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Friedrich Engels (1820-1895)Engels comes from a wealthy Prussian manufacturing family (what is today Wuppertal Germany). His father owned one of the largest textile manufacturing firms in Europe, with factories centered in Manchester and Prussia. His father was a political conservative and his family was deeply pious and religious and as a result, Engels radical political views and his philosophical leanings were a constant stress and worry on his family throughout his life. His father continuously employed the young Engels in his mills as a child such that his son might be groomed to one day take over the family business. Constantly going against his families expectations, Engels was continuously drawn into radical revolutionary politics from his teens onwards, driven by a sense of the poverty and immiseration createdby industrialization. In adolescence he attended college and briefly joined the Prussian army, during which time he also began a career in journalism. When 22 his parents sent him to England and during histravels he met Karl Marx for the first time. In Manchester Engels worked at his father’s factory while he explored the impoverished areas of Manchester in his spare time. Such explorations led the young Engels to begin writing a radical ethnography about the living conditions of the proletariat within industrial capital – a work published as his first book when he was only 25 years old. As he grew older Engels continued his political and journalistic efforts, working with trade unions, pursuing journalism on the conditions and status of labor, while trying to theoretically understand the relationship between economics and forms of life. After Manchester, Engels travelled to Paris where he met the recently exiled Marx with whom he had been corresponding. Together they began a lifelong friendship that would bind the two men for the next forty years. Influencing Marx as to the importance of the working class the two immediately began collaborating in various manners, writing and editing pamphlets, undertaking journalistic endeavors, writing philosophical, political, and economic tracts, and engaging in revolutionary activities – trying to organize laborers, forming unions and leagues, and partaking in the failed European revolutions of 1848. Engels would go on and serve as a second father to Marx’s family, and he financially supported Marx for the majority of the latter’s adult life. Engels was single and a Don Juan off sorts for the majority of his life, having decried marriage as a bourgeoisie institution, he preached for open relationships and sexual parity. Engels was a vivacious character, passionate, exuberant, a lover of drink and a good time, and in general he was laid back, 45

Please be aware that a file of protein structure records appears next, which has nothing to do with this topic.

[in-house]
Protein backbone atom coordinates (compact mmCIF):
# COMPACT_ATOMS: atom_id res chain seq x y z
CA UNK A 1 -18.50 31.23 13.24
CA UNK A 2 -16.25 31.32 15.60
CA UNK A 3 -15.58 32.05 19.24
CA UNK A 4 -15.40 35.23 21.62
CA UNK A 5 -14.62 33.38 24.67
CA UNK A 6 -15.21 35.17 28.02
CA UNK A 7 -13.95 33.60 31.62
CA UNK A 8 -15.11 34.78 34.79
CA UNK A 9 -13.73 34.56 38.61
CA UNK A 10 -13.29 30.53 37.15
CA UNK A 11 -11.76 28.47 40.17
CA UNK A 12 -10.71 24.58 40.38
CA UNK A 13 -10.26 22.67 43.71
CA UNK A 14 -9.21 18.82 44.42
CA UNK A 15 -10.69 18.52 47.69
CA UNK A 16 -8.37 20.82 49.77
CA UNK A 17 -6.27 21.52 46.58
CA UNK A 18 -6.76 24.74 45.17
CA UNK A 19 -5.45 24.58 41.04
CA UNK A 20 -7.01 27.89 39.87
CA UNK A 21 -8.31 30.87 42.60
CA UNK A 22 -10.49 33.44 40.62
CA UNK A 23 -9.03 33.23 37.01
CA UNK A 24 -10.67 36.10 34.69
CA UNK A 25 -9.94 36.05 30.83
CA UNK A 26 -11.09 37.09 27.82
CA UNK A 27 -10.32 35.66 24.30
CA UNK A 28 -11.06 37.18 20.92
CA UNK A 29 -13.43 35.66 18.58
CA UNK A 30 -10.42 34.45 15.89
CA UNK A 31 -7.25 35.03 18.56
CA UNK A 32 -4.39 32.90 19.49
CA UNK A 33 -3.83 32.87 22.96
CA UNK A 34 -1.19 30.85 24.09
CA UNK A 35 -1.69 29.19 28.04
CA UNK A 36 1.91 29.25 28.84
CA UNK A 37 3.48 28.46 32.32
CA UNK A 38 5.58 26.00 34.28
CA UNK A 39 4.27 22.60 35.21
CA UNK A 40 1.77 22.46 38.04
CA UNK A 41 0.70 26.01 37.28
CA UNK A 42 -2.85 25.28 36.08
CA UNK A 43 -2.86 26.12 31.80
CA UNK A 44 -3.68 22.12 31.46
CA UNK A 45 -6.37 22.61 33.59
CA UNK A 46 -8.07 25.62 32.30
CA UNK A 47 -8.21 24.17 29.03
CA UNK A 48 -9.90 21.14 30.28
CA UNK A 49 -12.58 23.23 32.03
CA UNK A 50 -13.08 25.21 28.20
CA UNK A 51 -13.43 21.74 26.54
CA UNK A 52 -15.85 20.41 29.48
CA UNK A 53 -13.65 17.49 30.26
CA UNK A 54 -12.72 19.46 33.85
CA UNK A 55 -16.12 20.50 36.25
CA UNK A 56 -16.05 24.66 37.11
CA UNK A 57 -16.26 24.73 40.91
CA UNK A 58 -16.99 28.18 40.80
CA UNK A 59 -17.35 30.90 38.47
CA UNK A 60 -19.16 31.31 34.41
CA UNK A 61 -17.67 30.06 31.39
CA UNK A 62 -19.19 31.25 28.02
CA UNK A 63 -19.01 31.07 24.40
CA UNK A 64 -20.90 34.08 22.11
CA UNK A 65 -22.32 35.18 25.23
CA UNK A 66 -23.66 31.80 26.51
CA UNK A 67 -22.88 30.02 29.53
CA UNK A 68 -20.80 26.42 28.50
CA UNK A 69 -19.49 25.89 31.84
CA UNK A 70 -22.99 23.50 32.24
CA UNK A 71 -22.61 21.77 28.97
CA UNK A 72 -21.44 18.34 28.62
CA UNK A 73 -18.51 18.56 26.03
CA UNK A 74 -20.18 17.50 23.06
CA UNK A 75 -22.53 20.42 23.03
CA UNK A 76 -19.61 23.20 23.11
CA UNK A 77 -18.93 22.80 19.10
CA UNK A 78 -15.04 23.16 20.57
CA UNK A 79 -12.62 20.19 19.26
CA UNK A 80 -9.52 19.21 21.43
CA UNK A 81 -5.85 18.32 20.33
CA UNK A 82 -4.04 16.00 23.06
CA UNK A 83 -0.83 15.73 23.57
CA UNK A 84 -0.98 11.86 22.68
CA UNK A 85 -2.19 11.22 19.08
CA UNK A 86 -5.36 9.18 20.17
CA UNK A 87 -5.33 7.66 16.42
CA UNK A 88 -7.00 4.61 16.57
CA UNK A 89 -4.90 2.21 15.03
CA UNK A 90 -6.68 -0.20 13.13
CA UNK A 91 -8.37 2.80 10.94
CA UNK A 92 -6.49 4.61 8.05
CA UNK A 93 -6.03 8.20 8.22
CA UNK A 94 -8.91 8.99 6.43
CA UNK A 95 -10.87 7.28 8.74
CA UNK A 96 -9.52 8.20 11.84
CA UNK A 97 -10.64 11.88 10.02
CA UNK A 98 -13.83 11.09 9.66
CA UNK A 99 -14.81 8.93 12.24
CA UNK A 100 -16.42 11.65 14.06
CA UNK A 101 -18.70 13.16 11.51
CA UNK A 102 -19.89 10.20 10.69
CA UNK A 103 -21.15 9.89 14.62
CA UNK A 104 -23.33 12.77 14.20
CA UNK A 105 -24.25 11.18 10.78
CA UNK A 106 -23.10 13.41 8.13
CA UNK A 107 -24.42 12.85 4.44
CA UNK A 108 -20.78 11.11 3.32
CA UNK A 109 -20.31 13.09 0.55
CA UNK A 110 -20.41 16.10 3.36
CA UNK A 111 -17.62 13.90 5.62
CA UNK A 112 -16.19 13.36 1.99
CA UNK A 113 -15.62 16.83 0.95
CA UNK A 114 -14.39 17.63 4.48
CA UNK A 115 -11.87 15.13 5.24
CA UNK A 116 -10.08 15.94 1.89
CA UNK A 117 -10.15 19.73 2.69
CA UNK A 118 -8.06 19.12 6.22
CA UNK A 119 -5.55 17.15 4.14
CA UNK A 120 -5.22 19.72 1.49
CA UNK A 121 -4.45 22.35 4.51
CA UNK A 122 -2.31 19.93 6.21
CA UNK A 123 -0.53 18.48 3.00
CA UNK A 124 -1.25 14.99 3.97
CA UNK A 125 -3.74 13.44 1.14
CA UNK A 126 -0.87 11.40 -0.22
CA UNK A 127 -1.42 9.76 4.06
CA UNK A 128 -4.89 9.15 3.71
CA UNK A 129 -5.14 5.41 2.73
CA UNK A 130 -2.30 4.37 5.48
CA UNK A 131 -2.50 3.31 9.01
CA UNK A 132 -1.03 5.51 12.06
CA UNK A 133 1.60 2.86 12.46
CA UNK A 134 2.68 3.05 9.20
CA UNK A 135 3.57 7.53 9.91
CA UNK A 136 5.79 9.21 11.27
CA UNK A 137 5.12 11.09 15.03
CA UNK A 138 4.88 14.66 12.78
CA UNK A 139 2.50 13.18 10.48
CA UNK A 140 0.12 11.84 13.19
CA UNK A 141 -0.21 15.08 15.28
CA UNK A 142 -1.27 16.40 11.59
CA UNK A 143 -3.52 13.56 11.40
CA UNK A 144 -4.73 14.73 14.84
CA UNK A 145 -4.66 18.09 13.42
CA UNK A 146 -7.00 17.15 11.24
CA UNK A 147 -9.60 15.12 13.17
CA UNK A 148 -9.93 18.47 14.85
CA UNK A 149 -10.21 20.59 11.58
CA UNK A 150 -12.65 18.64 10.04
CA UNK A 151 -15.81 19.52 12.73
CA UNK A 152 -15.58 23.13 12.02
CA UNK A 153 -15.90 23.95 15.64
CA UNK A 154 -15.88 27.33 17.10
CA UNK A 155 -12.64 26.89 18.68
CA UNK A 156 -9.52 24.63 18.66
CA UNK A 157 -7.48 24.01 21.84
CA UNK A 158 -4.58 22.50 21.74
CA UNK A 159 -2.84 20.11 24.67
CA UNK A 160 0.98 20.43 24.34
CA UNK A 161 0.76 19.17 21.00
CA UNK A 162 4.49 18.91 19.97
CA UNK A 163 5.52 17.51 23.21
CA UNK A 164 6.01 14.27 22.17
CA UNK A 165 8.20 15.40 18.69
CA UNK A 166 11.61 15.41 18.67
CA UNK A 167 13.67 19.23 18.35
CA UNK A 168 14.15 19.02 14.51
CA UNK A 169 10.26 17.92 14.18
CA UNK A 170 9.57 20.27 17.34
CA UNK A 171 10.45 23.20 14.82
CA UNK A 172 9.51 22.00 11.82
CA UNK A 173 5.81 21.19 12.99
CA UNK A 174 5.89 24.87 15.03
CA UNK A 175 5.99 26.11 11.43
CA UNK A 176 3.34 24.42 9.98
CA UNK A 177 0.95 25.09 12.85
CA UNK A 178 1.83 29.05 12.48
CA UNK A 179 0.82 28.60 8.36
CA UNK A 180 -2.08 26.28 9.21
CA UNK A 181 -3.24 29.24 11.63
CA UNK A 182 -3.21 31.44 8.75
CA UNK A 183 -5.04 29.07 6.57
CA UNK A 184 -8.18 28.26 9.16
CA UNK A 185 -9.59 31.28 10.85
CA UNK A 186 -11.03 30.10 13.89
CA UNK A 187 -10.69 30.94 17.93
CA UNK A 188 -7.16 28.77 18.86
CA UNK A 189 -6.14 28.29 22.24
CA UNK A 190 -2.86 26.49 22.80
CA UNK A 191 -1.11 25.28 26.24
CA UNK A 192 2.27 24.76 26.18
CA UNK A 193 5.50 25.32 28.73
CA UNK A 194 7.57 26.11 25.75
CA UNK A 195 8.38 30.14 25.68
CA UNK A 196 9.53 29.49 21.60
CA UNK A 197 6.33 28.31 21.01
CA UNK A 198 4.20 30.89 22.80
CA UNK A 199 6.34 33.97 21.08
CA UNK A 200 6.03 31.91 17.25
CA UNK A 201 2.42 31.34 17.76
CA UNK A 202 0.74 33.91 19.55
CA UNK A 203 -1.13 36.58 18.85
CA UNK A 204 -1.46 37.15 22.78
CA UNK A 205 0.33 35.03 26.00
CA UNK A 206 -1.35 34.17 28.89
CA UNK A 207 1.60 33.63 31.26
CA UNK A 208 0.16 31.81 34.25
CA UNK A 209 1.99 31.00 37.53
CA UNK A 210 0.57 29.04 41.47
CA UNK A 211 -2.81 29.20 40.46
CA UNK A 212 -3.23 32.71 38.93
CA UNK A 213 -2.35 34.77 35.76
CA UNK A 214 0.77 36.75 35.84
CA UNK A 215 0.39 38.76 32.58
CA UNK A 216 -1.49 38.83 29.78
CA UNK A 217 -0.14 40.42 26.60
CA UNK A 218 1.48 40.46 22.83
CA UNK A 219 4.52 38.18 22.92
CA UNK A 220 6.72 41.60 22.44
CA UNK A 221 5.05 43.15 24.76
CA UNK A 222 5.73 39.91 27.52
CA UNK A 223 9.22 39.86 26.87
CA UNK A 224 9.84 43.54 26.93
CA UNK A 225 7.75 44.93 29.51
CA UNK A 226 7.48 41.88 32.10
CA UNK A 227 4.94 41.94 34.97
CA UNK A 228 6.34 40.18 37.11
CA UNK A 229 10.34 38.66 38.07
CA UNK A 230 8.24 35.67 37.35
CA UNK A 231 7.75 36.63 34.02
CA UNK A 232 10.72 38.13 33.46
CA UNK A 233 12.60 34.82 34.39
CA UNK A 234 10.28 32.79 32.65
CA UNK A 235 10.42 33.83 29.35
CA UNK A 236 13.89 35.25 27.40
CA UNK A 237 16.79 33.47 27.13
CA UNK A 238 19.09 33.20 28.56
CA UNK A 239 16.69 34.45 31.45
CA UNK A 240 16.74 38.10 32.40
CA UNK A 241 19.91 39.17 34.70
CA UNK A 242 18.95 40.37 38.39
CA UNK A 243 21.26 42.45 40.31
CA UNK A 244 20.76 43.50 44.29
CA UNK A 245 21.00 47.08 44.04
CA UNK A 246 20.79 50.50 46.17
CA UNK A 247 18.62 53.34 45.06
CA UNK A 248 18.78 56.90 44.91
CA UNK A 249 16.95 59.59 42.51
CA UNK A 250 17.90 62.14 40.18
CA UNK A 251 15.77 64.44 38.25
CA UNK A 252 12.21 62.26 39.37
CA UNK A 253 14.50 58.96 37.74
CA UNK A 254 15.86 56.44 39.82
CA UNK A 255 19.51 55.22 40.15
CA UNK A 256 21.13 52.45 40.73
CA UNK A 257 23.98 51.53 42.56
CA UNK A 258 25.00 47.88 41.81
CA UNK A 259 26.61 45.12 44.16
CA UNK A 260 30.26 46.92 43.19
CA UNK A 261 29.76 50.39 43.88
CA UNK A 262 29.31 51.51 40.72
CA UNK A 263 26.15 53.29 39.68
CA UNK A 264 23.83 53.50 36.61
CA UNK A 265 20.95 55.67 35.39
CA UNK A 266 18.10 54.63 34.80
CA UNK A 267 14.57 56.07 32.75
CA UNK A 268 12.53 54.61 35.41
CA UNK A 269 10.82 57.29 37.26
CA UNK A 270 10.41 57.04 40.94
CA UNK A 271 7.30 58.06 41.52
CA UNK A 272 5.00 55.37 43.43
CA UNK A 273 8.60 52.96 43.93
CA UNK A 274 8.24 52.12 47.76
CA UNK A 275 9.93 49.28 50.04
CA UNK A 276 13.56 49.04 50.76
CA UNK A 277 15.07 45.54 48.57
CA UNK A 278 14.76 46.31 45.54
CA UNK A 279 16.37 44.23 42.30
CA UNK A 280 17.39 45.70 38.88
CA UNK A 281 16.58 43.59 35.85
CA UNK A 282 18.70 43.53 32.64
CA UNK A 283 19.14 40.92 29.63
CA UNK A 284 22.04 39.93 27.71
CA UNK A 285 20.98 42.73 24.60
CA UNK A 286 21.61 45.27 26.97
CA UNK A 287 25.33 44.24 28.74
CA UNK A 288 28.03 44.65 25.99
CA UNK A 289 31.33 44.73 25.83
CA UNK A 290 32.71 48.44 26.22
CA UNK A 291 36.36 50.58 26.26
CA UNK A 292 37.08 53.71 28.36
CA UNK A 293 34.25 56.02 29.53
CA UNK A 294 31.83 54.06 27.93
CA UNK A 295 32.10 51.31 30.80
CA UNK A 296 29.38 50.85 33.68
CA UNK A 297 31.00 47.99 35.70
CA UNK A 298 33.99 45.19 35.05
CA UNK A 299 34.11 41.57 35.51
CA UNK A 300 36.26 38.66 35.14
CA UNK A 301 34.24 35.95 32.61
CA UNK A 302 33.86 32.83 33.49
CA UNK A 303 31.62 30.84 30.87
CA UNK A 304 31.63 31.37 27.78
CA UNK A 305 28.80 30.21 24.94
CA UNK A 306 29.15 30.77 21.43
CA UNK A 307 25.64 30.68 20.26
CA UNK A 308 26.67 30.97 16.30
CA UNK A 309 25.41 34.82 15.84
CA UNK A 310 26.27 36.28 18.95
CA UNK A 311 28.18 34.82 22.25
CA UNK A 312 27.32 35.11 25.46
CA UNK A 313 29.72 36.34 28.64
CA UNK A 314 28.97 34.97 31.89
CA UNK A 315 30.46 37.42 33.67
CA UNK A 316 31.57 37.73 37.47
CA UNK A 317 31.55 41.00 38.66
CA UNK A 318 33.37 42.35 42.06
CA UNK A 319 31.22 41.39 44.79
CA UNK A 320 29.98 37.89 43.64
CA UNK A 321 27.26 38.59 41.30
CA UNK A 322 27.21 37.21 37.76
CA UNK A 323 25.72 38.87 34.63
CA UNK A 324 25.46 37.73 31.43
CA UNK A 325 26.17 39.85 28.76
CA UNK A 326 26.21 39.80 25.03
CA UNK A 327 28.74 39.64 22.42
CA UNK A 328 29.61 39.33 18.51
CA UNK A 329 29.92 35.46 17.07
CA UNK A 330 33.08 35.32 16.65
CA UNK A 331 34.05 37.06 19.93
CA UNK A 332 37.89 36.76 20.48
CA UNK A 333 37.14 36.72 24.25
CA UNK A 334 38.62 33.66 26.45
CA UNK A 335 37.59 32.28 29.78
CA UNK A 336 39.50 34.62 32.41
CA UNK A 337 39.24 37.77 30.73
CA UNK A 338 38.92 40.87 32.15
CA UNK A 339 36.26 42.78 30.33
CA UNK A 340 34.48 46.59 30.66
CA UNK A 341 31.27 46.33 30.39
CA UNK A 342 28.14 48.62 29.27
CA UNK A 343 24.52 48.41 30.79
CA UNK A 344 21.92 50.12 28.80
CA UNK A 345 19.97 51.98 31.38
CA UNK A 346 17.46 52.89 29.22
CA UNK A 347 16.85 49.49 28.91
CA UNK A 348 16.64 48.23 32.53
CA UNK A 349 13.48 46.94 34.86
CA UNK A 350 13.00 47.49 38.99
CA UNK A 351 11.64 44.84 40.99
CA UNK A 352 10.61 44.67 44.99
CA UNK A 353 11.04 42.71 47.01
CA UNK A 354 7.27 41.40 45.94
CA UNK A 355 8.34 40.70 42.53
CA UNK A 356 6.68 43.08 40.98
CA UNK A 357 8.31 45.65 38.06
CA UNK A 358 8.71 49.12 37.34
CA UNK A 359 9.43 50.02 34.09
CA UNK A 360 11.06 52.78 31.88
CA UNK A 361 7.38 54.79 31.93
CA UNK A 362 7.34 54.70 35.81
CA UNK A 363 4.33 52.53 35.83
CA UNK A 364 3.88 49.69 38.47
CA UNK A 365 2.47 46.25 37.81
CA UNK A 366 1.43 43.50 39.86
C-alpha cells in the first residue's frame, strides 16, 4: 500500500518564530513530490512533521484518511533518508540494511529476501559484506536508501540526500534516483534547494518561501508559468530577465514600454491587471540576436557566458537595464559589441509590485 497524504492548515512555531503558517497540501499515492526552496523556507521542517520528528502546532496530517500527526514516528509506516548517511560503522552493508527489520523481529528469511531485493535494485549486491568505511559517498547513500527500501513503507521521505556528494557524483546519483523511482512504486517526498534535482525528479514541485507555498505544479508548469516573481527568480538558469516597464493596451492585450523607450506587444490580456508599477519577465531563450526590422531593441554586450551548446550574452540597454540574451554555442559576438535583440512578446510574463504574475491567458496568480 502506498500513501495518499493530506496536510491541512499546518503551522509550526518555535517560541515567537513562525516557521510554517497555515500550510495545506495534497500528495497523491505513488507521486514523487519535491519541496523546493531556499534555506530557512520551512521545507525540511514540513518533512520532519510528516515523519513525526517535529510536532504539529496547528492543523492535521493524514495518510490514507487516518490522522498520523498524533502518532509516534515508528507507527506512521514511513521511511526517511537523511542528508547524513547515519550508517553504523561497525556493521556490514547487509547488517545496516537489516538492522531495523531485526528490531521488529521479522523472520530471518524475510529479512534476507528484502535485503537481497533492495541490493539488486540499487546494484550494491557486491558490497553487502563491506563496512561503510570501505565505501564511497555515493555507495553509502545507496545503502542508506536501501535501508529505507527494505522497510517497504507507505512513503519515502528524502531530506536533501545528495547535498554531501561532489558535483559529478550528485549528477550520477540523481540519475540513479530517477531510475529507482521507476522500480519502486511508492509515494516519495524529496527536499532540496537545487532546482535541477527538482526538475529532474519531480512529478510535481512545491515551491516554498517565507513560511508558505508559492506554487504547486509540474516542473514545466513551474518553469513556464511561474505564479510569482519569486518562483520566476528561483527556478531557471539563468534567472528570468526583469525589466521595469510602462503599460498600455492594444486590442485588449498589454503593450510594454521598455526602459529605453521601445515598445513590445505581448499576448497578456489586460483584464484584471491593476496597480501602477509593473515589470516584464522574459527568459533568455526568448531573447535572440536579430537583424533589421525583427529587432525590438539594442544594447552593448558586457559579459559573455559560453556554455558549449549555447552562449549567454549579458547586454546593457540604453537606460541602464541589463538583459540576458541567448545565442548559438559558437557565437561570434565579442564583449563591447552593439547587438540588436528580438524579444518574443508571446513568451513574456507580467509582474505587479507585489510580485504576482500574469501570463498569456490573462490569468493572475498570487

funny, good looking, courageous, and an intelligent individual. He continued to look after Marx’s family after Karl passed, and he even claimed Marx’s illegitimate child as his own to save his friend embarrassment. An intellectual giant in his own right, Engels saw his service to Marx as his recognition of